Field Guide

Fishes

Showing 1 - 10 of 127 results
Media
Checkered madtom side view photo with black background
Species Types
Scientific Name
Noturus flavater
Description
The checkered madtom is a small catfish prominently marked with four dark saddle marks and a bold dark bar at the base of the tail fin. It occurs in the southern Ozarks.
Media
Stonecat side view photo with black background
Species Types
Scientific Name
Noturus flavus
Description
The stonecat is the most common madtom in the large streams in the northern Ozarks and Prairie region. Its body and fins are nearly plain, its upper jaw projects beyond the lower jaw, and its lower lip and chin lack dark pigment.
Media
Tadpole madtom female, side view photo with black background
Species Types
Scientific Name
Noturus gyrinus
Description
The tadpole madtom occurs in the Bootheel lowlands and in a broad zone from southwest Missouri to northeast Missouri. This small, chubby catfish is most common in the Bootheel lowlands and in northeastern Missouri.
Media
Orangethroat darter male in spawning colors, side view photo with black background
Species Types
Scientific Name
Etheostoma, Percina, Ammocrypta, and Crystallaria spp.
Description
Darters have been described as the hummingbirds of the fish world: colorful, small, and quick. Missouri has about 44 different types of darters. They are most diverse in the fast, clear, rocky streams of the Ozarks.
Media
Crystal darter side view photo with black background
Species Types
Scientific Name
Crystallaria asprella
Description
The crystal darter is Endangered in Missouri. Formerly known from many river drainages in the east-central and southeastern parts of our state, this pale, very slender darter apparently now lives only in the Gasconade and Black rivers.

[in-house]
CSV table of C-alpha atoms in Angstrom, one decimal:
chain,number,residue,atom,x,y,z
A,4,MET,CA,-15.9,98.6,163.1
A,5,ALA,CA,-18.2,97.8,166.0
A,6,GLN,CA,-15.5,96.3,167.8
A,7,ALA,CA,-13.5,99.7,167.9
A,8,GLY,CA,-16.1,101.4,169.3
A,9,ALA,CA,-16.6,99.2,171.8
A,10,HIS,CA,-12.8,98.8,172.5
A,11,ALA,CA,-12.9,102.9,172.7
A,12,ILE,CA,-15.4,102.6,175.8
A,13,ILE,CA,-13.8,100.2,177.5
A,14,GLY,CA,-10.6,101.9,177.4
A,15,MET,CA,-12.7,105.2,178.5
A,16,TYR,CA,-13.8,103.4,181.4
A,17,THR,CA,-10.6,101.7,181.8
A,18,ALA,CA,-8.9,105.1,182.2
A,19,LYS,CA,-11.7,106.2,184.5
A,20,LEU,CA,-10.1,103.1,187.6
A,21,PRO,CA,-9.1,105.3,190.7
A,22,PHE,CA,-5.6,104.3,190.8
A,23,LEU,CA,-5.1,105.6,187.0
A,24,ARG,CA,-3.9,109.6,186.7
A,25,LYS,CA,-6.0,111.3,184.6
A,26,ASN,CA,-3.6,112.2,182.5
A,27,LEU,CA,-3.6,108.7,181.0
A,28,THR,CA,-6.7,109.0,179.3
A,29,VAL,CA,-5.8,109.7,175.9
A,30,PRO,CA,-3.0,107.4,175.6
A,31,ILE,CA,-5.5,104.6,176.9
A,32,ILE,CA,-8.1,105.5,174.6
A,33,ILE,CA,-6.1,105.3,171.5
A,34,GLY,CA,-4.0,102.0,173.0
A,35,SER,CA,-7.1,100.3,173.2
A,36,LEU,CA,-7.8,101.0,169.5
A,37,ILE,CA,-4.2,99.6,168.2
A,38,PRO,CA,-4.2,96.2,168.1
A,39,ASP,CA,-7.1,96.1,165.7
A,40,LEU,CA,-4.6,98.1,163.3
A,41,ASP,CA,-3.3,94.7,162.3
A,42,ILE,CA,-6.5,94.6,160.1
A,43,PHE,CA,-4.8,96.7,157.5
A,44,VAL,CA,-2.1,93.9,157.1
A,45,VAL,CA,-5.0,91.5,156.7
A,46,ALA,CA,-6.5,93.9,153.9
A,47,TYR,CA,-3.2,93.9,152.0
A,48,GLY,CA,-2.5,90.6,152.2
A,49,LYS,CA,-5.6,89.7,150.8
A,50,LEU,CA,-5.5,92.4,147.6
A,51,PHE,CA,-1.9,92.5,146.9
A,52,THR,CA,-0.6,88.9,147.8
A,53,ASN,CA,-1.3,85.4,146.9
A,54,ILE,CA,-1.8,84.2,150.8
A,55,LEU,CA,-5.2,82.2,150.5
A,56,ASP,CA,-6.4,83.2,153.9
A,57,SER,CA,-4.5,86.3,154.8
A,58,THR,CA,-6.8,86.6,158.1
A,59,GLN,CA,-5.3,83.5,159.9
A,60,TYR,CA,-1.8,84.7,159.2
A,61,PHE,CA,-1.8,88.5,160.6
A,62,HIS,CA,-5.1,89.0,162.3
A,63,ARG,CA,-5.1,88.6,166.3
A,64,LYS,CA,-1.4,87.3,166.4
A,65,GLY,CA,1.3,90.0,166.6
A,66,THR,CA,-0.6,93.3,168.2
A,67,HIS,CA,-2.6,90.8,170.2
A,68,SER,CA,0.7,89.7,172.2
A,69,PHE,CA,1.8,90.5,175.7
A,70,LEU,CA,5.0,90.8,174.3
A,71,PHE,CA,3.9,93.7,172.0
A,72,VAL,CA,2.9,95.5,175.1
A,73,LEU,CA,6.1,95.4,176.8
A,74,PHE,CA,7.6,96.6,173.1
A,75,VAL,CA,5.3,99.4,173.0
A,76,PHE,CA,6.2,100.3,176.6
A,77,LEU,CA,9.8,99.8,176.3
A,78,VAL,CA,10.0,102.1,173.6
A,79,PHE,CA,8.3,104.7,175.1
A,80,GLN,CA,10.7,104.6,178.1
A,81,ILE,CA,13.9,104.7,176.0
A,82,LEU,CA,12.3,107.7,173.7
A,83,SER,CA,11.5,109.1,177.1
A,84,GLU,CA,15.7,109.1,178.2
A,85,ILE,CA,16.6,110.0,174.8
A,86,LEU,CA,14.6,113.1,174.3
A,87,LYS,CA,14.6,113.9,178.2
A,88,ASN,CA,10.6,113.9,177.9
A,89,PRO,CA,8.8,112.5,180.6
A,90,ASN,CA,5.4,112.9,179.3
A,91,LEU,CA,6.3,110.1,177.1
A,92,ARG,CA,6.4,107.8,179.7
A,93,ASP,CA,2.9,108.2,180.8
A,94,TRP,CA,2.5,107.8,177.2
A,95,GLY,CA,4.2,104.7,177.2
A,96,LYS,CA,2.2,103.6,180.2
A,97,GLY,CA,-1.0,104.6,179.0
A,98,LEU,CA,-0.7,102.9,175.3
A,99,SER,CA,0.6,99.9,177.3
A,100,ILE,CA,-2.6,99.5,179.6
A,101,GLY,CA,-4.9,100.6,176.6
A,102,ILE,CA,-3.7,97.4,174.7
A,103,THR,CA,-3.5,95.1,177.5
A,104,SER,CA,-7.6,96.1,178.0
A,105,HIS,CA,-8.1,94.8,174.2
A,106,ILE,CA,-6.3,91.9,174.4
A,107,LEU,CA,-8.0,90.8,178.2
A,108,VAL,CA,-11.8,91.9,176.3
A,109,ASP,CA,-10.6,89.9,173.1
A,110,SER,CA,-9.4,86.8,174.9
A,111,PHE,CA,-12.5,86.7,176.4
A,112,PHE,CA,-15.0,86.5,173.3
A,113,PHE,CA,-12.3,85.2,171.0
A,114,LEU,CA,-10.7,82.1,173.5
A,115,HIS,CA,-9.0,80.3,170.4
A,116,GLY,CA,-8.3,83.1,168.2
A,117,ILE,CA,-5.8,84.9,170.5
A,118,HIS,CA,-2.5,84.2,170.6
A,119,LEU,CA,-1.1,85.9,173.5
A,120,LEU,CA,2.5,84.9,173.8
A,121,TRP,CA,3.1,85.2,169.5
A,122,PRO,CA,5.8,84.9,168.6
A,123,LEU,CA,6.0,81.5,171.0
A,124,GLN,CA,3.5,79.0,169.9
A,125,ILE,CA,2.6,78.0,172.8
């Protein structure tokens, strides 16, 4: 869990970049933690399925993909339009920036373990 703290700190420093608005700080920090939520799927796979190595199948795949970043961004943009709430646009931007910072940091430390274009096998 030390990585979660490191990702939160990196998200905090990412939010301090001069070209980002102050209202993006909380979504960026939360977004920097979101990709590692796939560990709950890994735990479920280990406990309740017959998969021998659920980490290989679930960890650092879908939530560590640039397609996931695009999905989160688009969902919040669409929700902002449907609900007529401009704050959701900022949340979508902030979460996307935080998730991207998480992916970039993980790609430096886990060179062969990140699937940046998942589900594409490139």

Media
Harlequin darter side view photo with black background
Species Types
Scientific Name
Etheostoma histrio
Description
In Missouri, the harlequin darter occurs only in our southeastern lowlands, in flowing streams and ditches with sandy bottoms. It is State Endangered because its small numbers and limited range make it vulnerable to extirpation.
Media
Greenside darter female, side view photo with black background
Species Types
Scientific Name
Etheostoma blennioides
Description
The greenside darter is one of our largest darters. It has olive to yellow sides and back with scattered red spots and vertical blotches often arranged in a V or W pattern. It is one of the most abundant and widespread darters in the Ozarks.
Media
Arkansas darter, female, side view photo with black background
Species Types
Scientific Name
Etheostoma cragini
Description
The Arkansas darter is a small, rare perch that lives in shallow, spring branches and spring-fed creeks with sandy bottoms and mats of watercress.
Media
Goldstripe darter side view photo with black background
Species Types
Scientific Name
Etheostoma parvipinne
Description
The endangered goldstripe darter needs small, shallow, shaded, spring-fed streams with clear water and a low to moderate gradient. It occurs in only a few locations in southeastern Missouri.
Media
Swamp darter side view photo with black background
Species Types
Scientific Name
Etheostoma fusiforme
Description
Unlike most other darters, the swamp darter prefers swamps and sloughs with no current at all. Rare in our state, it’s found only in a few southeast Missouri locations.
See Also
Media
Photo of a three-toed amphiuma in an aquarium.
Species Types
Scientific Name
Amphiuma tridactylum
Description
The three-toed amphiuma is an eel-like, completely aquatic salamander. It has very small forelimbs and hind limbs, each with three tiny toes. In Missouri it’s found only in the Bootheel region.
Media
Photo of researcher holding a gilled siren
Species Types
Scientific Name
Siren intermedia nettingi
Description
The western lesser siren is an eel-like, aquatic salamander with external gills, small eyes, small forelimbs with four toes, and no hind limbs. In Missouri, it’s found mostly in the Bootheel and northward in counties near the Mississippi River.

About Fishes in Missouri

Missouri has more than 200 kinds of fish, more than are found in most neighboring states. Fishes live in water, breathe with gills, and have fins instead of legs. Most are covered with scales. Most fish in Missouri “look” like fish and could never be confused with anything else. True, lampreys and eels have snakelike bodies — but they also have fins and smooth, slimy skin, which snakes do not.